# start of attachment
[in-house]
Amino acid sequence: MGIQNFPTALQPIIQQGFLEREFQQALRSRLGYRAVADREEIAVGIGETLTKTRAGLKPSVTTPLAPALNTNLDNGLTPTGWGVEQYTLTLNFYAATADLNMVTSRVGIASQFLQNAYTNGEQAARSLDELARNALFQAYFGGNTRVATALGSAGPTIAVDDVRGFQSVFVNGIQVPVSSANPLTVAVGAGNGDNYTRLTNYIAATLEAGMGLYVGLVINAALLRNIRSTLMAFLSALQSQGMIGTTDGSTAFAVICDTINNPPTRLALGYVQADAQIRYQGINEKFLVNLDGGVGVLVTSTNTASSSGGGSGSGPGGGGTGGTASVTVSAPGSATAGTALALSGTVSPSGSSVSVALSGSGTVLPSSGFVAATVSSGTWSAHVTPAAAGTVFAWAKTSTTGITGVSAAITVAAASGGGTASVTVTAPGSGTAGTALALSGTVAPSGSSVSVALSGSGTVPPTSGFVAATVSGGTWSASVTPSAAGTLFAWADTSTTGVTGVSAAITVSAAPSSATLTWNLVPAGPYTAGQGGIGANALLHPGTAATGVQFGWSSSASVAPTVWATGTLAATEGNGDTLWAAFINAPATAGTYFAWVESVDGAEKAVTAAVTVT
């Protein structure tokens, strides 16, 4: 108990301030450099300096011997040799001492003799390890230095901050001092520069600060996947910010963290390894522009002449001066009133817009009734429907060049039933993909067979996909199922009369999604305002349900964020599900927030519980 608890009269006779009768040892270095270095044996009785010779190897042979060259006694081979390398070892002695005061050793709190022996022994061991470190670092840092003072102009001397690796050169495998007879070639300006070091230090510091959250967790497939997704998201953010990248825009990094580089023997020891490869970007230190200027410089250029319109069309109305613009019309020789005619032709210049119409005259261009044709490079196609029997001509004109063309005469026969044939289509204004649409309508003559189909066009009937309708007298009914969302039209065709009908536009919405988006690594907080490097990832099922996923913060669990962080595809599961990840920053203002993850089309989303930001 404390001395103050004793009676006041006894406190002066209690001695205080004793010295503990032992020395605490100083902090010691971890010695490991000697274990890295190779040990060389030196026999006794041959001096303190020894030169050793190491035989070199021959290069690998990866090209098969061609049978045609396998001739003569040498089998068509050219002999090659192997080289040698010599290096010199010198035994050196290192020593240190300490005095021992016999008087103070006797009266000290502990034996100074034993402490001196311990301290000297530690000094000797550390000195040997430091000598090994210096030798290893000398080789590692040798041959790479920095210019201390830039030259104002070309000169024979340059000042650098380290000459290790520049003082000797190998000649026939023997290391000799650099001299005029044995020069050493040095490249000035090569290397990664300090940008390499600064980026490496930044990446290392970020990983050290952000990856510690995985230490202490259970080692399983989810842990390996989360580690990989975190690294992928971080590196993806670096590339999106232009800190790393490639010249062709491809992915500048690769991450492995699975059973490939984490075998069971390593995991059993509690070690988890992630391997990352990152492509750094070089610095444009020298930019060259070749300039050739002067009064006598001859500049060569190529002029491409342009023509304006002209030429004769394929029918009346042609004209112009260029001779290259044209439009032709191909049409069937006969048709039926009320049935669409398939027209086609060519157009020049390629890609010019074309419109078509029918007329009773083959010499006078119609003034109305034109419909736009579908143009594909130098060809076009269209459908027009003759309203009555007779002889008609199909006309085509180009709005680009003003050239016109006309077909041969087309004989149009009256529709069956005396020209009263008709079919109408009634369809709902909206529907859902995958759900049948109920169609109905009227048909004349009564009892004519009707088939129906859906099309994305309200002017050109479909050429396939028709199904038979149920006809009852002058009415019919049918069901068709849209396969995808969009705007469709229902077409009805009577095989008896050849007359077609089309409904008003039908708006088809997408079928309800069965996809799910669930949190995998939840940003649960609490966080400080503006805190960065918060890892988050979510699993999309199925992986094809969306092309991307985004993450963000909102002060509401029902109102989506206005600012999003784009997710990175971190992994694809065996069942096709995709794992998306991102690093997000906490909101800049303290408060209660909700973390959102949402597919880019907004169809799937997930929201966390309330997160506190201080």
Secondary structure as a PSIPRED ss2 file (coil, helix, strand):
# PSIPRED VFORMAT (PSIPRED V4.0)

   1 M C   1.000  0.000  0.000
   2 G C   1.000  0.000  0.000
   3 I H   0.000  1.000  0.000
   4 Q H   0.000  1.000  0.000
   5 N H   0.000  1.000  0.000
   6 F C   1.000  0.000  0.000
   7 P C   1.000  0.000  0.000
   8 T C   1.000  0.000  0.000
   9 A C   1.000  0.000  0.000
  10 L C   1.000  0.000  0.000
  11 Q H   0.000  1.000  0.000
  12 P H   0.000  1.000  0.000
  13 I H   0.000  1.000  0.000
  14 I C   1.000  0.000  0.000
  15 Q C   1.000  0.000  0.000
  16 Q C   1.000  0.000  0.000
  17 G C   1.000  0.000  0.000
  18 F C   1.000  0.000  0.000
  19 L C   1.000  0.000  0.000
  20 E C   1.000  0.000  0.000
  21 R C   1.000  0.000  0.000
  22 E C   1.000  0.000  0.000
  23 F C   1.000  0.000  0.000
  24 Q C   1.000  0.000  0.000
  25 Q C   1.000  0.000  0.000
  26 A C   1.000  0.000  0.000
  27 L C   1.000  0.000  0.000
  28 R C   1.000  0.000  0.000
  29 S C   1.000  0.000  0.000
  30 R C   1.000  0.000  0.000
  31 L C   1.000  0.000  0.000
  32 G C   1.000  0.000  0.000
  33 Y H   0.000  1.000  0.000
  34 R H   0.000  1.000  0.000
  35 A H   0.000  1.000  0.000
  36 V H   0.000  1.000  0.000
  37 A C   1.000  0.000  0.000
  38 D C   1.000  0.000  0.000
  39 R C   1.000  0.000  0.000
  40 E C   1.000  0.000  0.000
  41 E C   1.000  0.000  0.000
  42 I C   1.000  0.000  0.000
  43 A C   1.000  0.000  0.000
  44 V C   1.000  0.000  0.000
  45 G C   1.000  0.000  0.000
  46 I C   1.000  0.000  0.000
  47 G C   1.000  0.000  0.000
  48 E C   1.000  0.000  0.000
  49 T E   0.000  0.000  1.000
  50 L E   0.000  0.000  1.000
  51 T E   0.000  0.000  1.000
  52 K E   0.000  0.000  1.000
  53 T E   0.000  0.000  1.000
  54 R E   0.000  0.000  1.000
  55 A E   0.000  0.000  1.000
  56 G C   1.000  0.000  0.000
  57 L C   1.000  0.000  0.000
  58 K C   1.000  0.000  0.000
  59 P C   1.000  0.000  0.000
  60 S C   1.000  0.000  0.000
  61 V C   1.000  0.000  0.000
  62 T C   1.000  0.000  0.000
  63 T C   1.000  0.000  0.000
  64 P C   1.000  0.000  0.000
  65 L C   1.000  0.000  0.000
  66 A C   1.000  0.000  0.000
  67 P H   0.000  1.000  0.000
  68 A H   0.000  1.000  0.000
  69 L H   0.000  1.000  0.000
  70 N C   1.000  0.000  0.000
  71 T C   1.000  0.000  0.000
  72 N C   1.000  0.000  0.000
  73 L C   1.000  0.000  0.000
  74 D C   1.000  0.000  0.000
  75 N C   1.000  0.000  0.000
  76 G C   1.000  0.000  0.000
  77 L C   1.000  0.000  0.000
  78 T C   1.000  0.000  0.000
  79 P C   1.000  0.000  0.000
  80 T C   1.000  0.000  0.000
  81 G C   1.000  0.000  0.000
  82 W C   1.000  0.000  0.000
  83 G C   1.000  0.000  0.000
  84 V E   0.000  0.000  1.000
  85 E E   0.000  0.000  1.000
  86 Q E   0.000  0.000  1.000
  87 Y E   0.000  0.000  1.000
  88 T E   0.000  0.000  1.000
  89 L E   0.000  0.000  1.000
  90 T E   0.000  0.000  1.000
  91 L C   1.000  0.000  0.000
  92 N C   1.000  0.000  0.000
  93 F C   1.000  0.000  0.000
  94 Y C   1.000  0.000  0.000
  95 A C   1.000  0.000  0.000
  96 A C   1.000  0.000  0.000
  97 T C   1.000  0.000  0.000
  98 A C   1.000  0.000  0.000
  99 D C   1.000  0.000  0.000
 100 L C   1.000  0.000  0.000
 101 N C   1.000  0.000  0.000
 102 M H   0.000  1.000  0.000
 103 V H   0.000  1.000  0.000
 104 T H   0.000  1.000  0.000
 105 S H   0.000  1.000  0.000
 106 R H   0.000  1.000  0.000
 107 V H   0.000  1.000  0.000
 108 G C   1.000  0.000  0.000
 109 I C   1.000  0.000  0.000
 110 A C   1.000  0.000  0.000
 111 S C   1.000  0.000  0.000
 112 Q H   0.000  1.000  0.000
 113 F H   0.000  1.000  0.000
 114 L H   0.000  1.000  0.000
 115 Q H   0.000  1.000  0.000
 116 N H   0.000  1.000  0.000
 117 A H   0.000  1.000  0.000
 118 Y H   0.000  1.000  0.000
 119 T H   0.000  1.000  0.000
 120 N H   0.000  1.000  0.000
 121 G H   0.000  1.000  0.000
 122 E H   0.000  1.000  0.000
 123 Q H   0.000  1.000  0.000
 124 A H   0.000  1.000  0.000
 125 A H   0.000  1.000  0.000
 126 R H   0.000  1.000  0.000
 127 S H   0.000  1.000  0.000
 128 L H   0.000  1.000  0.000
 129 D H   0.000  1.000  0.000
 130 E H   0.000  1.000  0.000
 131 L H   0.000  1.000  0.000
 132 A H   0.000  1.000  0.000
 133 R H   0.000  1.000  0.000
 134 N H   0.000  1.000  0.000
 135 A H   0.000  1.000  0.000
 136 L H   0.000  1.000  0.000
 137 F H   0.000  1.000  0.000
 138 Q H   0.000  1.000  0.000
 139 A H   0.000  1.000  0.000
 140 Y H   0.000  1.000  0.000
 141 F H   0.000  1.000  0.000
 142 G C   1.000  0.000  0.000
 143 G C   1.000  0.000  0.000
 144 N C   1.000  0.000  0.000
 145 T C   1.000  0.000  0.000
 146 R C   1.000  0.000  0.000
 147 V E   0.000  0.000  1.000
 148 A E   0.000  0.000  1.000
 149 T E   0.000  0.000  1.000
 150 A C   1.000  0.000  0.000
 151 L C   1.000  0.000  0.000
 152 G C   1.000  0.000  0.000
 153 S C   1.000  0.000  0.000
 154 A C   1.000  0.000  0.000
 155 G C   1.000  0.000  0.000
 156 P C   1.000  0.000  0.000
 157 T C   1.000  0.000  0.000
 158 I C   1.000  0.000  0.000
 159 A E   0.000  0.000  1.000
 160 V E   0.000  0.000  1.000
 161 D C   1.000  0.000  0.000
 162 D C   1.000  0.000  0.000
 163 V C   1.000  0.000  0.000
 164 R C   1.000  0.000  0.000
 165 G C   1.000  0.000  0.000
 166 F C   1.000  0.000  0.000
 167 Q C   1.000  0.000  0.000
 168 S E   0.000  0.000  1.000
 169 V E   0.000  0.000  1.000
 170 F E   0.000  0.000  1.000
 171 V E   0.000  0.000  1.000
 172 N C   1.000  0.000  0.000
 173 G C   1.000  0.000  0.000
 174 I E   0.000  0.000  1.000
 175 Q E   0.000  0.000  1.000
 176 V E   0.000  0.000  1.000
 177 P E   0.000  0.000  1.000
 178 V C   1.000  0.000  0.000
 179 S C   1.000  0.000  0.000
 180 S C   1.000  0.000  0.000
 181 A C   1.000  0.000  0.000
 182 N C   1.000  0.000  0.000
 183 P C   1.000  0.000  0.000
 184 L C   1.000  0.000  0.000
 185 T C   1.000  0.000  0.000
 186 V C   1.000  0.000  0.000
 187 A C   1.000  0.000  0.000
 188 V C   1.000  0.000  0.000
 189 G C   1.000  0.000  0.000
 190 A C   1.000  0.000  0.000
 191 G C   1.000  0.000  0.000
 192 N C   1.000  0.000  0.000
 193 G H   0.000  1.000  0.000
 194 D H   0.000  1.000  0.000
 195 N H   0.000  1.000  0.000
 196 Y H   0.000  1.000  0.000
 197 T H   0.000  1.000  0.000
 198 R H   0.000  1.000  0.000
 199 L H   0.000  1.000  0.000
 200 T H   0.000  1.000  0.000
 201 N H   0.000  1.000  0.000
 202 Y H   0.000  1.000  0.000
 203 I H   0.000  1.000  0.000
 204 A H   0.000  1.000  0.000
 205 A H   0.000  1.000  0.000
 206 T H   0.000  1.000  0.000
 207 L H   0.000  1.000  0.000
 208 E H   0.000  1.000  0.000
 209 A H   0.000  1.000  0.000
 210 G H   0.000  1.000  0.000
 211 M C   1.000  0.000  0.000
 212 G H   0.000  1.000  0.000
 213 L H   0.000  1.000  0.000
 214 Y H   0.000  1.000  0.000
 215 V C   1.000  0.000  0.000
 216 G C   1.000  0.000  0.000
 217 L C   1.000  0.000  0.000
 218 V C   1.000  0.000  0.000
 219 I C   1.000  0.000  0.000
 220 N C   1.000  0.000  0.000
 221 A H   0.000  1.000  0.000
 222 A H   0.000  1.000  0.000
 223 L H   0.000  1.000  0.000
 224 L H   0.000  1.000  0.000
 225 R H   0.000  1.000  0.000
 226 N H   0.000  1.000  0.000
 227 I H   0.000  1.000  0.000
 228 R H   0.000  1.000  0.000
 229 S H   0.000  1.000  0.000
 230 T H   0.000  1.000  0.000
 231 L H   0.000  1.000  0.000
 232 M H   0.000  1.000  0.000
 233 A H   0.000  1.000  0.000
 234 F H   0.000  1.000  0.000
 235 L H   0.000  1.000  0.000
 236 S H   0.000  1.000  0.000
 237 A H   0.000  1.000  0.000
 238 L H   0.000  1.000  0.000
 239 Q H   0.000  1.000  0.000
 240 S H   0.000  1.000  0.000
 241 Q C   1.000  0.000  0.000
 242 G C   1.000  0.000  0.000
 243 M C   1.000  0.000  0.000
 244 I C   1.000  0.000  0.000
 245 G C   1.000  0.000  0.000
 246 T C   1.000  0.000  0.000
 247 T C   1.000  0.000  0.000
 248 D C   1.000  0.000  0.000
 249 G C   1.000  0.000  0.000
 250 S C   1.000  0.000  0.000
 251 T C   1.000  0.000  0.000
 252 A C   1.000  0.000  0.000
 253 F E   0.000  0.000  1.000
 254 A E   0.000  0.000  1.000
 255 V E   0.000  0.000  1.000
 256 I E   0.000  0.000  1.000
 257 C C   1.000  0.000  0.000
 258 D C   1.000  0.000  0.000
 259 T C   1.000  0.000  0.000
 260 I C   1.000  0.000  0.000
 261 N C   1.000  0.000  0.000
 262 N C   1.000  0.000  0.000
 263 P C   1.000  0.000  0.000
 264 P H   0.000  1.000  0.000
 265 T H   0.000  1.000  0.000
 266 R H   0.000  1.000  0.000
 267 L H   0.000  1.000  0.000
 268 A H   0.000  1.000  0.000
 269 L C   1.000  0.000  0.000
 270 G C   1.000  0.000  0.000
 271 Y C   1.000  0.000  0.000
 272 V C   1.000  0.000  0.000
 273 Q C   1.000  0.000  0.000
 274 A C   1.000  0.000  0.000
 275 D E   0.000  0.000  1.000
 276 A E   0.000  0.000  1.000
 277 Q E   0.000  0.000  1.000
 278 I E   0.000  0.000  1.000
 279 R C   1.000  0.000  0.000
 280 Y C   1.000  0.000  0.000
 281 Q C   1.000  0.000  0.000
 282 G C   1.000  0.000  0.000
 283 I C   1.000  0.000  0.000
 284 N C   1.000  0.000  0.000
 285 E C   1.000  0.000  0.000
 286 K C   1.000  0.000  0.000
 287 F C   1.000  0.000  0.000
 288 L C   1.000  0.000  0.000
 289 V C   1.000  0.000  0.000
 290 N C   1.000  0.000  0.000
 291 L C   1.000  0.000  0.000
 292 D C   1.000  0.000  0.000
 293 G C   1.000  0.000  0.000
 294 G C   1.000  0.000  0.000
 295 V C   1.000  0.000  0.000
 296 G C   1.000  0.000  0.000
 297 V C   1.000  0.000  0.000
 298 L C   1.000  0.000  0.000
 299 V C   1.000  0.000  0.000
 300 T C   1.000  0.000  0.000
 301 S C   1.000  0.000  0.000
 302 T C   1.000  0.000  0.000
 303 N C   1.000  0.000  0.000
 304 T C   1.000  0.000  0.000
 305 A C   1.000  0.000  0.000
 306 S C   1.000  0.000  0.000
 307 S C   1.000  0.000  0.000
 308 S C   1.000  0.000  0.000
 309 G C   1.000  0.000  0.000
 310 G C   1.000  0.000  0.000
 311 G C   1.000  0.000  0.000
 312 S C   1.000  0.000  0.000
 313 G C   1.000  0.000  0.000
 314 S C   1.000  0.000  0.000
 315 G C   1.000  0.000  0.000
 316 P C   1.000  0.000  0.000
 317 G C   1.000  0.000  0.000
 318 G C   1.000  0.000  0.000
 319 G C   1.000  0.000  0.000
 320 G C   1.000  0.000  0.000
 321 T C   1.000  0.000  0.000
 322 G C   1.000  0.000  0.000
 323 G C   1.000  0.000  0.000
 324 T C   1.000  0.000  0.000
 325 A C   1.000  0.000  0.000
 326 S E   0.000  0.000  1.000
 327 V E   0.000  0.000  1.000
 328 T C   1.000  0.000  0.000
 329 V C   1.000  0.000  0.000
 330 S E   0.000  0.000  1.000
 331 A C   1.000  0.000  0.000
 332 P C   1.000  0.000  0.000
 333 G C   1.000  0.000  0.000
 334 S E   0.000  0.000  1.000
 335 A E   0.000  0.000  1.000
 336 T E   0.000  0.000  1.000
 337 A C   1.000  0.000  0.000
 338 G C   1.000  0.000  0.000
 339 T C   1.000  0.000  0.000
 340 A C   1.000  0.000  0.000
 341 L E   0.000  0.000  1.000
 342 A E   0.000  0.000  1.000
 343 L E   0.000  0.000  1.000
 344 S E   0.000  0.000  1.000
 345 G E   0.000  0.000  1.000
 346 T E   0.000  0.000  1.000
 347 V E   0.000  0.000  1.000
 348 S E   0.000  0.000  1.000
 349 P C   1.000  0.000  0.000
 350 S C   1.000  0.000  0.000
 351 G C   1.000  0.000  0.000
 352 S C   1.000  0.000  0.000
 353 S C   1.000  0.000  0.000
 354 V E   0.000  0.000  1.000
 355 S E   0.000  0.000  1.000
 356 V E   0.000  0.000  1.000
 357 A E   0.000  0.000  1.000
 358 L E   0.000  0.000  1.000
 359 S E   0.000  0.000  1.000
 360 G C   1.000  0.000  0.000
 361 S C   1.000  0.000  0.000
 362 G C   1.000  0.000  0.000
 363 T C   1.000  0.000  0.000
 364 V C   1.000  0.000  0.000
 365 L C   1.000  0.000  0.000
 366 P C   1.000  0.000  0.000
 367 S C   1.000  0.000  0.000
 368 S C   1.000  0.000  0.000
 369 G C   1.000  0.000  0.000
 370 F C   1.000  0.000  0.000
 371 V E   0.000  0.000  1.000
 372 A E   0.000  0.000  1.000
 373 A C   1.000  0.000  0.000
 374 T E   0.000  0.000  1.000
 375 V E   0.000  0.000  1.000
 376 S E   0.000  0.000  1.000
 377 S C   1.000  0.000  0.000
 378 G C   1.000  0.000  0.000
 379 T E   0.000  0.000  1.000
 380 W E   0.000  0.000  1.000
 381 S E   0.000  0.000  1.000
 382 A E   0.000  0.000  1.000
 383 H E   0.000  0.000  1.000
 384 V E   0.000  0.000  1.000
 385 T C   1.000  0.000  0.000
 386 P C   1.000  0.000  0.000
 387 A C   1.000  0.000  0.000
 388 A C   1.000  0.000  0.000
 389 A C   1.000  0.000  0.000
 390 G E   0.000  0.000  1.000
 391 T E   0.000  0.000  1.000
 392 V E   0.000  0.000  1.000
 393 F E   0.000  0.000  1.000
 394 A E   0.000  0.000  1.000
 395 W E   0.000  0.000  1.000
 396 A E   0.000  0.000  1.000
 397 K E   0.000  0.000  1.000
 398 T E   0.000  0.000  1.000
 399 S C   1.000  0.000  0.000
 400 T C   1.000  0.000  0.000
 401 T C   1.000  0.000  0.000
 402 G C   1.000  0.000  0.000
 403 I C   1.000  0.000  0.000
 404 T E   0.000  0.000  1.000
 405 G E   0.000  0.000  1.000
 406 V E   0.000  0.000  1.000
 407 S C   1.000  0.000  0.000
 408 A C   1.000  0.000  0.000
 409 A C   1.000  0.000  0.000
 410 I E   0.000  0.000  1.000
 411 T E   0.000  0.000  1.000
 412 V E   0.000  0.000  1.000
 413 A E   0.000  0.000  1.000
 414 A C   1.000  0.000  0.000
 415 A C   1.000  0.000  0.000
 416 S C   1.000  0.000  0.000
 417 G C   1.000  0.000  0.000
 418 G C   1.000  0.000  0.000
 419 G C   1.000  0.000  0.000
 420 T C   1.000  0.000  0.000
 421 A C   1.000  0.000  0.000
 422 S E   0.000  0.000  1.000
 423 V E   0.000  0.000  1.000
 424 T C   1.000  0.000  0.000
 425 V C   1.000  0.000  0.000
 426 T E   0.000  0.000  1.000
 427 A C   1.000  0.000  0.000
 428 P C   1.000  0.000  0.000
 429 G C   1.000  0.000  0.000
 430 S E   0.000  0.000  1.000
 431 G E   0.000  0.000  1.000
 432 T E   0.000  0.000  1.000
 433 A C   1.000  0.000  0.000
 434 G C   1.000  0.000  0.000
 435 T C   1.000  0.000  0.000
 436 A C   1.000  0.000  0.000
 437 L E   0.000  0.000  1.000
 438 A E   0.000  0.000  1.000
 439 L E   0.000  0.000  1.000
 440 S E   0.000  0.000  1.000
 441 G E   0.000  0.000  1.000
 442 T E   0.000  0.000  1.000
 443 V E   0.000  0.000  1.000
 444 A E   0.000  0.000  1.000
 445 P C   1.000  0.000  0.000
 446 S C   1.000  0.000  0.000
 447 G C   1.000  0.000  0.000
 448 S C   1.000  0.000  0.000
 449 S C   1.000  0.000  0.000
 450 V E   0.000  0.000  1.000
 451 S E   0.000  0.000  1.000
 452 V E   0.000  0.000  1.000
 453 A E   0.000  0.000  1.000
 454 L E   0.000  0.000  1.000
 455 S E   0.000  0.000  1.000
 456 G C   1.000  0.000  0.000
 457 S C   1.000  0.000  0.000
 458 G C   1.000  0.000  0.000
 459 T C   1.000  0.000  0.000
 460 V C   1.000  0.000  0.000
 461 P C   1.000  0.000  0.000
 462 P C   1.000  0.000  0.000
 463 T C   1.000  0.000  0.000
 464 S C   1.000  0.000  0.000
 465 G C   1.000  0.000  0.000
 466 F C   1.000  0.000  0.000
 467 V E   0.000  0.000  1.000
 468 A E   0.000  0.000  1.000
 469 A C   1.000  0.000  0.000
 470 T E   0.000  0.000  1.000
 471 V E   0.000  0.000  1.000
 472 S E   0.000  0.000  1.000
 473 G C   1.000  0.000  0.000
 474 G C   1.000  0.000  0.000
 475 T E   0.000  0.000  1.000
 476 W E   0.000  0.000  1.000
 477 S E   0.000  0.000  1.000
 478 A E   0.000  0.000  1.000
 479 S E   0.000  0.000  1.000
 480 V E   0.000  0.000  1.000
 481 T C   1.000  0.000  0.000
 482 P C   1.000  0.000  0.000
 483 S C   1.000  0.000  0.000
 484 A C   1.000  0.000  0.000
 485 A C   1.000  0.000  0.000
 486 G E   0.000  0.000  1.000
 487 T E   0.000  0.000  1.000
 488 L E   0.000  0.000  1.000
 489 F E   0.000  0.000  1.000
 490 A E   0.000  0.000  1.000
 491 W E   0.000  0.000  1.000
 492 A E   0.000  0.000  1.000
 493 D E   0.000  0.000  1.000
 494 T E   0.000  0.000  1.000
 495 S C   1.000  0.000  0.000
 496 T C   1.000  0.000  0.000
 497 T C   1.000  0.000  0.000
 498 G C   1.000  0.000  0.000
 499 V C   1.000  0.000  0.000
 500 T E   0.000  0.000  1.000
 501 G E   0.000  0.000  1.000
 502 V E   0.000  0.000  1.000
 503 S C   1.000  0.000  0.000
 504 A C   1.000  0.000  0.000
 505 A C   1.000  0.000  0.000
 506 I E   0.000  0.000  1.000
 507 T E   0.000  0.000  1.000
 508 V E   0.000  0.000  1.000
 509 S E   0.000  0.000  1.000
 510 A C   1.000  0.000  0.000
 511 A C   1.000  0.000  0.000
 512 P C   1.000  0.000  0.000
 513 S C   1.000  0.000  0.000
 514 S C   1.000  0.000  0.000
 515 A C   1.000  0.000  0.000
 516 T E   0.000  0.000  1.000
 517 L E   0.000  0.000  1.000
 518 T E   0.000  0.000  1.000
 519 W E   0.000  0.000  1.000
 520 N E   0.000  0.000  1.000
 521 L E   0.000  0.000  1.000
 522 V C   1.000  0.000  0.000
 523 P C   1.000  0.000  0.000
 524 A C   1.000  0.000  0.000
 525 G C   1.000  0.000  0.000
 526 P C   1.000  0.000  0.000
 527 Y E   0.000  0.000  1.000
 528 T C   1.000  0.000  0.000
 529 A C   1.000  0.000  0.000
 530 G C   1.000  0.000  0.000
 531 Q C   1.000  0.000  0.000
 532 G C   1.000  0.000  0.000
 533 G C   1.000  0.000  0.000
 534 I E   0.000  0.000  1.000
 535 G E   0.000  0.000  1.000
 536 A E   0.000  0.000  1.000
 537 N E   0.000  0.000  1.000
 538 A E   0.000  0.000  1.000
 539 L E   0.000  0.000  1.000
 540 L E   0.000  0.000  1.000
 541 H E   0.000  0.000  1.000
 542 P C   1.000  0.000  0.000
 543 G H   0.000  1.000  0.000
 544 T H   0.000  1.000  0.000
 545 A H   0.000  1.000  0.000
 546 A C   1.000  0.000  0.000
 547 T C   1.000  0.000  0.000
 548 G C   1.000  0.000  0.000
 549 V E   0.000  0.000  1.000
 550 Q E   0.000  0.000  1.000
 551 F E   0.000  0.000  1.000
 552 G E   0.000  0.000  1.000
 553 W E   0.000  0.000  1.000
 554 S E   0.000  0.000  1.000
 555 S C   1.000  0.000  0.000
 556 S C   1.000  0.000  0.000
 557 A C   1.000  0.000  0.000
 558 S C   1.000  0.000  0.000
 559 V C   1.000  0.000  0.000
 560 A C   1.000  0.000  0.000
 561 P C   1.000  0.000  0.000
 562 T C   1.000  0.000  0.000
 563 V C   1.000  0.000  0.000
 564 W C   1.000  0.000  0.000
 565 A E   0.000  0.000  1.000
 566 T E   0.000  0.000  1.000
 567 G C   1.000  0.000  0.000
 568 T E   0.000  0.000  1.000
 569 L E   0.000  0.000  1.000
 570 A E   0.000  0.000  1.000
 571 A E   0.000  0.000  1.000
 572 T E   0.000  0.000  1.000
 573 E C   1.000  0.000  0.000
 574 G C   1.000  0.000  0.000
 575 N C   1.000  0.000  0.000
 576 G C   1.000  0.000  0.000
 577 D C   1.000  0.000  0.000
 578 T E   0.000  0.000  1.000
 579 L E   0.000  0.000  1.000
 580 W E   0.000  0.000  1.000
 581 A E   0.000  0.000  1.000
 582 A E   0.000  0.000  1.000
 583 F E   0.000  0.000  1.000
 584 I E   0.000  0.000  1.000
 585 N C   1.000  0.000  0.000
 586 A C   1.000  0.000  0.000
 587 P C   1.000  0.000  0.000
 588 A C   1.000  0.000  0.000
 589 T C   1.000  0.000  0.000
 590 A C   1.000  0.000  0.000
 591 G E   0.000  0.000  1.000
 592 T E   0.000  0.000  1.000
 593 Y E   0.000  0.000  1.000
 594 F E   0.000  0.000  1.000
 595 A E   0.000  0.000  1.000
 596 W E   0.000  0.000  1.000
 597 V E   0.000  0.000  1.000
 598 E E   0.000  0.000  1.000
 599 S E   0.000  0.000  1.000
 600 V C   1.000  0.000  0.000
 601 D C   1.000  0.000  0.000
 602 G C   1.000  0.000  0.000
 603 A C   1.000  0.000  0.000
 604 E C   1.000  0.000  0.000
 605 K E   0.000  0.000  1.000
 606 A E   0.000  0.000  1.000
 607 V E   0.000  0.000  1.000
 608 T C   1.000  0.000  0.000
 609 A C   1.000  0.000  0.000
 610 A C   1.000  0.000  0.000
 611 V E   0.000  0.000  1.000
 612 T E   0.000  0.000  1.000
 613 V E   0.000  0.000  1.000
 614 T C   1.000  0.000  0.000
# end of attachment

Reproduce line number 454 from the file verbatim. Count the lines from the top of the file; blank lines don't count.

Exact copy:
 449 S C   1.000  0.000  0.000